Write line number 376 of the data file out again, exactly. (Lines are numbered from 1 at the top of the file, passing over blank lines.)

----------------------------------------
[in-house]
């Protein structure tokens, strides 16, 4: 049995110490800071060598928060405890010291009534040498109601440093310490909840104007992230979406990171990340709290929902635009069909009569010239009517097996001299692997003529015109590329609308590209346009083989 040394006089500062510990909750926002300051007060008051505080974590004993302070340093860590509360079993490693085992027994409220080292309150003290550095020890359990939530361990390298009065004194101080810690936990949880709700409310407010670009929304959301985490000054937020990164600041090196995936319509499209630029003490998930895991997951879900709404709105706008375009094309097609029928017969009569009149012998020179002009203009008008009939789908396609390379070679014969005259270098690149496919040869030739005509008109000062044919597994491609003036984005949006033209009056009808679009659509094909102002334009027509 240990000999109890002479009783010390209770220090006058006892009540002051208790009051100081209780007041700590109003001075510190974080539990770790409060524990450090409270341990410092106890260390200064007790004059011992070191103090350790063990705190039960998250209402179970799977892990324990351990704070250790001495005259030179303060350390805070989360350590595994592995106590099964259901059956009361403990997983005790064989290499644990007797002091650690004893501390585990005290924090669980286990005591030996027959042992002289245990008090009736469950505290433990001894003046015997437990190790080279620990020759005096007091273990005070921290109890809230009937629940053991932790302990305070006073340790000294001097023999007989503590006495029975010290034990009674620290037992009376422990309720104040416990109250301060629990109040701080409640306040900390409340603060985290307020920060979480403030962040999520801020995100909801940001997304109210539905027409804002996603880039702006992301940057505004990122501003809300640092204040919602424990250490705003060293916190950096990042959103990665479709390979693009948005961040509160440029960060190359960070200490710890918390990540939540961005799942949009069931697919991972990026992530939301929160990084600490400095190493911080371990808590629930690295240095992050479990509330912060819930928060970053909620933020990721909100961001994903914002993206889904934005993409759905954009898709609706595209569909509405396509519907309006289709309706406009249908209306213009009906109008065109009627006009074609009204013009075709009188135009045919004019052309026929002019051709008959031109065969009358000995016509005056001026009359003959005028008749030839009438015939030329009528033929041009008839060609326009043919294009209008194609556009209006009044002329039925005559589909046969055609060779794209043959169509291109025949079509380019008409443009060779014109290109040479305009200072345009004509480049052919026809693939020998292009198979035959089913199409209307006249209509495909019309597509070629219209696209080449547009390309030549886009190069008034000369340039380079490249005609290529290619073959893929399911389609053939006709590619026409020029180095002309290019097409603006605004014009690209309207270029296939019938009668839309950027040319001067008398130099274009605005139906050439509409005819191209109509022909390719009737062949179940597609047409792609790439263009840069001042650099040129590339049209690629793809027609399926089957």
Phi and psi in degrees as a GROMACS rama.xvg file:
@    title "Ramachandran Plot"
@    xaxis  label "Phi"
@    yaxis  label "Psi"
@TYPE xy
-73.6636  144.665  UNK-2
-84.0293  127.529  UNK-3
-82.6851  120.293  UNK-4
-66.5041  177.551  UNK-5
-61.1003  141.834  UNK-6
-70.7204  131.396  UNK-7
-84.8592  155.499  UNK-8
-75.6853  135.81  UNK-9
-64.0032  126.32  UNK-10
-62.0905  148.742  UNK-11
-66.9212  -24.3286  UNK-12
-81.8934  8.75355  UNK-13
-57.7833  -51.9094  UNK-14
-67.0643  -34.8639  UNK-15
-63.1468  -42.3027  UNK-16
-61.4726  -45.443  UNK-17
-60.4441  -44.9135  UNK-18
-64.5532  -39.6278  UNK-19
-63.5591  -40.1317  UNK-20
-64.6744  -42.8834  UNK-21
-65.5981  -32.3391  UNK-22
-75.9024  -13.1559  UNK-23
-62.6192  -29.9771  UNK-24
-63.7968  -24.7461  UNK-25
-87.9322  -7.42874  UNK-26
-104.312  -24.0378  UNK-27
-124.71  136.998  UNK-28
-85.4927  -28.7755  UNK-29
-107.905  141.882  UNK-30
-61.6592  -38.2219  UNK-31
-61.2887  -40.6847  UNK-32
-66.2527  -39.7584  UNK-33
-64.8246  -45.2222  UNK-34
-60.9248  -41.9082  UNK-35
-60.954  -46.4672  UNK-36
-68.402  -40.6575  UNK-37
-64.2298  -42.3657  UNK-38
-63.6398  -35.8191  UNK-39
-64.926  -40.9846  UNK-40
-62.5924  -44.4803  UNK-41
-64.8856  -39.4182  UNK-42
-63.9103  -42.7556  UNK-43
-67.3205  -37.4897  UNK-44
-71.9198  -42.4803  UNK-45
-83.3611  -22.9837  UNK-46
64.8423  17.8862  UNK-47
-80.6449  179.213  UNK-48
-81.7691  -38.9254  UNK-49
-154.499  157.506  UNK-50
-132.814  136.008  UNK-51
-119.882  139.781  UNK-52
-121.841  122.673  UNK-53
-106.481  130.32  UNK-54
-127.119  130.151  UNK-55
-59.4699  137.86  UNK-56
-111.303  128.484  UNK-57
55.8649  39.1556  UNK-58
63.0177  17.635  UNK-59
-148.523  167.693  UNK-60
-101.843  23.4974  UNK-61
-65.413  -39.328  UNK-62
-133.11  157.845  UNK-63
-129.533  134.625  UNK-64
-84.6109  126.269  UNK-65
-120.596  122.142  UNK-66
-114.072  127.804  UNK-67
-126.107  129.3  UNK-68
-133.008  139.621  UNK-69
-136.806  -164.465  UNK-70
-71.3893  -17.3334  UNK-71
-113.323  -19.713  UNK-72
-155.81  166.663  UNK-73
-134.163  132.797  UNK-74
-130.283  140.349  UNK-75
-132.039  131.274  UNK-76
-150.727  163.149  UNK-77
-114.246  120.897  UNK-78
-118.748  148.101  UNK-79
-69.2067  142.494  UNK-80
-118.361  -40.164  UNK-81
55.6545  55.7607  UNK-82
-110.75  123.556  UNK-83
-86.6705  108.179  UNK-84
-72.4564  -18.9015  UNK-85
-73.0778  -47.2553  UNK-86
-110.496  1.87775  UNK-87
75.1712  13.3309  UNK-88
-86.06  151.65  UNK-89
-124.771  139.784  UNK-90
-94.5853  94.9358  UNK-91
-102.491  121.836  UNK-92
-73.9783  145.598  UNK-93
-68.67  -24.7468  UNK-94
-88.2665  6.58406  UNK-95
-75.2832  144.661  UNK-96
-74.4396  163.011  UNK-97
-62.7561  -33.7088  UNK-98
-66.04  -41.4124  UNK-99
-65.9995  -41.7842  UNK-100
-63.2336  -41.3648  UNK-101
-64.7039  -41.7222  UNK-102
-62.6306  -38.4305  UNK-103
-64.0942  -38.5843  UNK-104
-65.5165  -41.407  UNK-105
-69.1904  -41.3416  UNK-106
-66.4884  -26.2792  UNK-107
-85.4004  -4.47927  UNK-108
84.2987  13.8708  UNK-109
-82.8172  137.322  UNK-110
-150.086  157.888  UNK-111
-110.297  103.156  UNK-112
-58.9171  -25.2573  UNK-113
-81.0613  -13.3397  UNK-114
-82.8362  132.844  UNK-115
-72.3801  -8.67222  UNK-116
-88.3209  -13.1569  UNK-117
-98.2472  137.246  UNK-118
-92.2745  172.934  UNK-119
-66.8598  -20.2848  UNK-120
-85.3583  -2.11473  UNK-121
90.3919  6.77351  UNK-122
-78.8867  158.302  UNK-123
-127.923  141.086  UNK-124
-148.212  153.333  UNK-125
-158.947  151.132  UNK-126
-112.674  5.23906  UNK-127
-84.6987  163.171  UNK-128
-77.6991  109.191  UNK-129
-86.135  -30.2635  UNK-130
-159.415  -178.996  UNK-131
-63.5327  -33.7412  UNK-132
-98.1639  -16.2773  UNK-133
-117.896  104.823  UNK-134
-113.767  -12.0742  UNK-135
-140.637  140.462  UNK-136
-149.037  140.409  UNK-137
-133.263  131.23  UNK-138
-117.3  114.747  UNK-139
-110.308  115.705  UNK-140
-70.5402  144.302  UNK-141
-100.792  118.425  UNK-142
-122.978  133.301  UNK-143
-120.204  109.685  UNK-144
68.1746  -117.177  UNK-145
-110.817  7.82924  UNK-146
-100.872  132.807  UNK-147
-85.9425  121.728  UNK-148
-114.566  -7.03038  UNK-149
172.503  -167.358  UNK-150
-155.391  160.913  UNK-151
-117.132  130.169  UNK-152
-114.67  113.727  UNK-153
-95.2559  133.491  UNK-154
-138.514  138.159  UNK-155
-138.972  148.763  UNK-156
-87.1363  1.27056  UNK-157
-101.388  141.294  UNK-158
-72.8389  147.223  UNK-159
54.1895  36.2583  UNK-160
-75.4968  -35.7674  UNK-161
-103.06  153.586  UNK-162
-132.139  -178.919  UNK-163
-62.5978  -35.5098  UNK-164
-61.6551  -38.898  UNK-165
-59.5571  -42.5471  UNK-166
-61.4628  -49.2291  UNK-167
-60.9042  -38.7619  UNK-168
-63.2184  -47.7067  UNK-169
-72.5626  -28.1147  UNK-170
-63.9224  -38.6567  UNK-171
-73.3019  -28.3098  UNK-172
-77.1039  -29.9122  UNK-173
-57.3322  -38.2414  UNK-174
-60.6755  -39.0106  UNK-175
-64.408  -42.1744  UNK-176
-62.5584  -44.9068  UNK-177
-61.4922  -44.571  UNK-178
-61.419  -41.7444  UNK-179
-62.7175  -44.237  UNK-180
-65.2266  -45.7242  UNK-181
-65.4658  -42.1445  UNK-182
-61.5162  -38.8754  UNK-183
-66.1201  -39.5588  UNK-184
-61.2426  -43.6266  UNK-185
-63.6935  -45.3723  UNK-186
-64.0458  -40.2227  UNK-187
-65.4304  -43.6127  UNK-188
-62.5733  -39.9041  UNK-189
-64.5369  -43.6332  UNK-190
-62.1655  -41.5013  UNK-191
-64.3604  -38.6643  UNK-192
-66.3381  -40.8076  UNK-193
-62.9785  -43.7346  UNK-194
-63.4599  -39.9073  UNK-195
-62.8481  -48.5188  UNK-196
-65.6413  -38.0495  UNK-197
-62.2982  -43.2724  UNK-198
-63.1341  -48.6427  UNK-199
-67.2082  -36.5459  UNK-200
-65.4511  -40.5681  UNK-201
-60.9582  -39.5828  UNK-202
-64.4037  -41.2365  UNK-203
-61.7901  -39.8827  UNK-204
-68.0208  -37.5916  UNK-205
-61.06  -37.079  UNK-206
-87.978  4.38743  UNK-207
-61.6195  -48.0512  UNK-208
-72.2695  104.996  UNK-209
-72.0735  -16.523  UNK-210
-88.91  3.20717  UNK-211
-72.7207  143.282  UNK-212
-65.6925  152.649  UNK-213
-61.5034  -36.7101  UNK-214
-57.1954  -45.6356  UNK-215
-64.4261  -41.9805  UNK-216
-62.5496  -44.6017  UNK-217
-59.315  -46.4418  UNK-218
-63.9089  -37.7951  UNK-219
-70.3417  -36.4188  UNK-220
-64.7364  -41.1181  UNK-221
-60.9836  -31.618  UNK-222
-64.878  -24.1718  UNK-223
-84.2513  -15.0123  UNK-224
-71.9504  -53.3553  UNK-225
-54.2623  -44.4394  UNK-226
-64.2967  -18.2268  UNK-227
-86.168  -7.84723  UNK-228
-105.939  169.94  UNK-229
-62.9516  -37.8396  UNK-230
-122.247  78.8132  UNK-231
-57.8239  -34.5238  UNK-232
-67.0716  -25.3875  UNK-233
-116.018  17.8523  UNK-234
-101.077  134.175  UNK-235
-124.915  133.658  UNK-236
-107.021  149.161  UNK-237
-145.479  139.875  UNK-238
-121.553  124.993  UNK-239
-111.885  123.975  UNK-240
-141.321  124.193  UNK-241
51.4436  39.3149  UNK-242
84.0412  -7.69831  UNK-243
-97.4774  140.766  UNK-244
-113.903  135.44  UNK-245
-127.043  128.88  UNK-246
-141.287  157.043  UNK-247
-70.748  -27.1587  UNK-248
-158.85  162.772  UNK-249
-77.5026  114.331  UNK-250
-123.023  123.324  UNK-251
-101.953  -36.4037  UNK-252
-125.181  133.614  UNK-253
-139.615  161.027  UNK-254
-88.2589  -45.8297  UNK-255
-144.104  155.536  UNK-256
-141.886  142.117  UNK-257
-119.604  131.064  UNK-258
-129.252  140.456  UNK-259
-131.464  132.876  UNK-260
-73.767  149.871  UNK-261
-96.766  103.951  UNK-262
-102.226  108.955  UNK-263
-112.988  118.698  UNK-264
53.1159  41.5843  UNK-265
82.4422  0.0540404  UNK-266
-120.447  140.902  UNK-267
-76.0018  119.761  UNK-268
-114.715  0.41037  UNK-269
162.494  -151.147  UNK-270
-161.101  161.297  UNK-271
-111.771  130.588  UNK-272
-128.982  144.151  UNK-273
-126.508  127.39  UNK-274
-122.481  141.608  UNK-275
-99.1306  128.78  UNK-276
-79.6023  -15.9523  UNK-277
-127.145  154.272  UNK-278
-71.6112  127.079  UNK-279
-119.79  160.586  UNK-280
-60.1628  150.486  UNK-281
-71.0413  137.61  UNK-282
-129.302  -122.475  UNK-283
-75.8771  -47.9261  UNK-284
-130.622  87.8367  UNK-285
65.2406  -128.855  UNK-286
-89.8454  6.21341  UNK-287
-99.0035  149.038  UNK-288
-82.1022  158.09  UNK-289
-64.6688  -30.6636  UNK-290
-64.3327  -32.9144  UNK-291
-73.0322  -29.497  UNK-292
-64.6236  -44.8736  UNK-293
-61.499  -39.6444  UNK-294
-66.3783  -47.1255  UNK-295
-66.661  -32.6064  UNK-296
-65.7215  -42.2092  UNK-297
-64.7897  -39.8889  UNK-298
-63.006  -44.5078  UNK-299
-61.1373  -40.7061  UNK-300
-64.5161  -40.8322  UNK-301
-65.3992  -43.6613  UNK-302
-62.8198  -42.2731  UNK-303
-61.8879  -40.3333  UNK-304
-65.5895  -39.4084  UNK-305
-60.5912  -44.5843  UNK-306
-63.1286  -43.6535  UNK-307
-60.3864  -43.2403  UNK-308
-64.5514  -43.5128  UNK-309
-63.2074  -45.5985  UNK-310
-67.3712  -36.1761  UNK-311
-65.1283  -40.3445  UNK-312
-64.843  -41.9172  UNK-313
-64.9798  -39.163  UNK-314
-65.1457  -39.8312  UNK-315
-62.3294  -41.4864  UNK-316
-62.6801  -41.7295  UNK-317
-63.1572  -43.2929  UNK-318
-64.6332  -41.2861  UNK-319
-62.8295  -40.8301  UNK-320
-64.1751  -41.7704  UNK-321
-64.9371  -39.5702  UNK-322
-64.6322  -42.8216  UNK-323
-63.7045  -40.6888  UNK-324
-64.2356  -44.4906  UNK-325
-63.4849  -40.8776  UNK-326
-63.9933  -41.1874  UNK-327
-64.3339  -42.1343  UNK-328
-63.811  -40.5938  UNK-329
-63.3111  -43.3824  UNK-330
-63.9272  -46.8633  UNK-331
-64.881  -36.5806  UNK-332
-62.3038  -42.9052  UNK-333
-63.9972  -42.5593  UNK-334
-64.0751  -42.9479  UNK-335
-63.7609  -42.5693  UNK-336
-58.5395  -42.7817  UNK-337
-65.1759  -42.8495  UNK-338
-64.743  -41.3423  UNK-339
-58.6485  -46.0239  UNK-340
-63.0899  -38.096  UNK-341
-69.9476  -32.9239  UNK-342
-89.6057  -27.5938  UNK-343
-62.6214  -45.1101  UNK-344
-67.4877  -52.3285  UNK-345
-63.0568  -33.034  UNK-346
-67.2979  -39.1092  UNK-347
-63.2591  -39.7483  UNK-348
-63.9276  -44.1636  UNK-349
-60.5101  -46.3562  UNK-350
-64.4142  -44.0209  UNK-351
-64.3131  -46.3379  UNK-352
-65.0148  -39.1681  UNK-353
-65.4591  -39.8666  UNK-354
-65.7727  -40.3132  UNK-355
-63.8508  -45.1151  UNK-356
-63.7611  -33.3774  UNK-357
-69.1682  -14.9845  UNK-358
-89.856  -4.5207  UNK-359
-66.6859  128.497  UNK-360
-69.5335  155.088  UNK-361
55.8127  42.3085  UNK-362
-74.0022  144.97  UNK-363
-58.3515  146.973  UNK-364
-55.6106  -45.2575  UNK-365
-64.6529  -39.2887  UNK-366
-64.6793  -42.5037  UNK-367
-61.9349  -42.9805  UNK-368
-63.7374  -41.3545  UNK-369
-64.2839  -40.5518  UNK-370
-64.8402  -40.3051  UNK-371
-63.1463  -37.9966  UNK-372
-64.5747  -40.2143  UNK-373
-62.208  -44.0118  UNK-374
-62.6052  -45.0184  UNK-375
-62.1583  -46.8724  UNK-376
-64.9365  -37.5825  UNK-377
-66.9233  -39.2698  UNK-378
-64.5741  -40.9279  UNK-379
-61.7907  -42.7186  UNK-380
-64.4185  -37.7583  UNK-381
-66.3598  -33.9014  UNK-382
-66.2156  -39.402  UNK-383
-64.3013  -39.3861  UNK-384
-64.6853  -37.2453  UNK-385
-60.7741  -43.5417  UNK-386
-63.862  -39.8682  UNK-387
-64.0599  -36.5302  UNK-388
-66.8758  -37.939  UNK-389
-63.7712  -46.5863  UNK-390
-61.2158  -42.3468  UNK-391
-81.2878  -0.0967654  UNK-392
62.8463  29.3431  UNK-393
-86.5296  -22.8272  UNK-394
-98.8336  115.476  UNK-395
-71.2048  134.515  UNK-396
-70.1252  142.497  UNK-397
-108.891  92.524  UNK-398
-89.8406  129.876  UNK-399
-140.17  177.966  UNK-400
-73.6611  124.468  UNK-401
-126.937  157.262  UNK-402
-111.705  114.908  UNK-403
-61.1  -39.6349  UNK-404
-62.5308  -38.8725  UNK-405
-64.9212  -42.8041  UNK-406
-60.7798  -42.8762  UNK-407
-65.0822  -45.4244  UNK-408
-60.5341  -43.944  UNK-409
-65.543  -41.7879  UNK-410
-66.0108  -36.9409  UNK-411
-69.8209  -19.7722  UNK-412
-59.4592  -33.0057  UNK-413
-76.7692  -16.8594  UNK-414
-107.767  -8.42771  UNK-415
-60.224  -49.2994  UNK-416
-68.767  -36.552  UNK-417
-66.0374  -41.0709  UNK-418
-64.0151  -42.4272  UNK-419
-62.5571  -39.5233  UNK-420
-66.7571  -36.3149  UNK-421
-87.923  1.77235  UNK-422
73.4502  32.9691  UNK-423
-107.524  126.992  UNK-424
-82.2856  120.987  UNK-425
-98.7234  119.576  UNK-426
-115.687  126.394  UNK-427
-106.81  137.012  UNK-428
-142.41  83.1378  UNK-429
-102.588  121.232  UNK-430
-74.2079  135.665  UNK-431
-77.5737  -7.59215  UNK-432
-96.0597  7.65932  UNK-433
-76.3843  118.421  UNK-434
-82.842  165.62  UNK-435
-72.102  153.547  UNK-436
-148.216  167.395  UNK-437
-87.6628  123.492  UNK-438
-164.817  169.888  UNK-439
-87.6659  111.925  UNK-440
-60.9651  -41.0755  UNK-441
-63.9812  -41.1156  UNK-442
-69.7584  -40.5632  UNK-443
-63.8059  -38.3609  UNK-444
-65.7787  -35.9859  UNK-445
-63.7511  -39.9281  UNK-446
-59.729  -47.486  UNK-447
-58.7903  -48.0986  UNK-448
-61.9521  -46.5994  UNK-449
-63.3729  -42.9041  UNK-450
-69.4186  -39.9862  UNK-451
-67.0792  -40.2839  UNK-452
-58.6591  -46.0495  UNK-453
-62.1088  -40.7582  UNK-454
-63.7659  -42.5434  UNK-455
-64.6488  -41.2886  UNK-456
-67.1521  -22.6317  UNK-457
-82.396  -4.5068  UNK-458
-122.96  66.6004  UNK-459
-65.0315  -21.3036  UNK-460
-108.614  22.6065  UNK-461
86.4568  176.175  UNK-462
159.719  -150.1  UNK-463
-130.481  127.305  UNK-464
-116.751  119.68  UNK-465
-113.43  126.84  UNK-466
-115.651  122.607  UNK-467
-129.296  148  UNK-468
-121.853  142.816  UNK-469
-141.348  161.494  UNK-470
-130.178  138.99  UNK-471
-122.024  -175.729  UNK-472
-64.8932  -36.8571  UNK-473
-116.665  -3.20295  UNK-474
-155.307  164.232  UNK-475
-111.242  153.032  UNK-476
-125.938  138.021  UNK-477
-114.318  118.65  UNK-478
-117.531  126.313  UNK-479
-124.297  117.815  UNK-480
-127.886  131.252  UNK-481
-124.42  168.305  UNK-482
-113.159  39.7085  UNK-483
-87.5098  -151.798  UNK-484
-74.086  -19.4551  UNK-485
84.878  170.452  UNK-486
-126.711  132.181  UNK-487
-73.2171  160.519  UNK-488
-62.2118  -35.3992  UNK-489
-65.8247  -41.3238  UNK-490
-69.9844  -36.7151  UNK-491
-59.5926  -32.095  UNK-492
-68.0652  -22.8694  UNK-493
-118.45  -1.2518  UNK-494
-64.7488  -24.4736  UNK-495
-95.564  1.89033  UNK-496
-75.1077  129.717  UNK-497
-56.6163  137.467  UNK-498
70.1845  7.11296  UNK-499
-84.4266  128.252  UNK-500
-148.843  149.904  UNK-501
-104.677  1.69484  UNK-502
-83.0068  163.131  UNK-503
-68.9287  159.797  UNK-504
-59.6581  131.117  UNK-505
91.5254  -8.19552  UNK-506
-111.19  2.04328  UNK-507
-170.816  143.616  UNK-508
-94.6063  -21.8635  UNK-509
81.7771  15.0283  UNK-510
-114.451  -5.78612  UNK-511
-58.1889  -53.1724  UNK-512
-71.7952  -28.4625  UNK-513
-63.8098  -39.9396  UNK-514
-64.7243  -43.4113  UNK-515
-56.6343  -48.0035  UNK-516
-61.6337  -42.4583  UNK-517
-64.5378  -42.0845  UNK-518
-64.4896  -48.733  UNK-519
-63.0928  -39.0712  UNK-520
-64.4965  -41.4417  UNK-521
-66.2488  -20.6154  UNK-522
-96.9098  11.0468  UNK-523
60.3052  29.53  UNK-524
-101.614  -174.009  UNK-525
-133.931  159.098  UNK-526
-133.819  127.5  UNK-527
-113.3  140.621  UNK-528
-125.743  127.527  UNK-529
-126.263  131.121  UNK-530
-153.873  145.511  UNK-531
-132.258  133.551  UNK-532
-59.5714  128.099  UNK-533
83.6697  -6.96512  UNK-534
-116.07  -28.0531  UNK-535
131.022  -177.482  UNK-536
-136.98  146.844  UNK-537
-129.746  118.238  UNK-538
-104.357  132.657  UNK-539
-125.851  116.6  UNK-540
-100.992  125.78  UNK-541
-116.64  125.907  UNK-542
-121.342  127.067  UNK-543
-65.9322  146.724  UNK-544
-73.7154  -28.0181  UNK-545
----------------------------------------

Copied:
-64.2839  -40.5518  UNK-370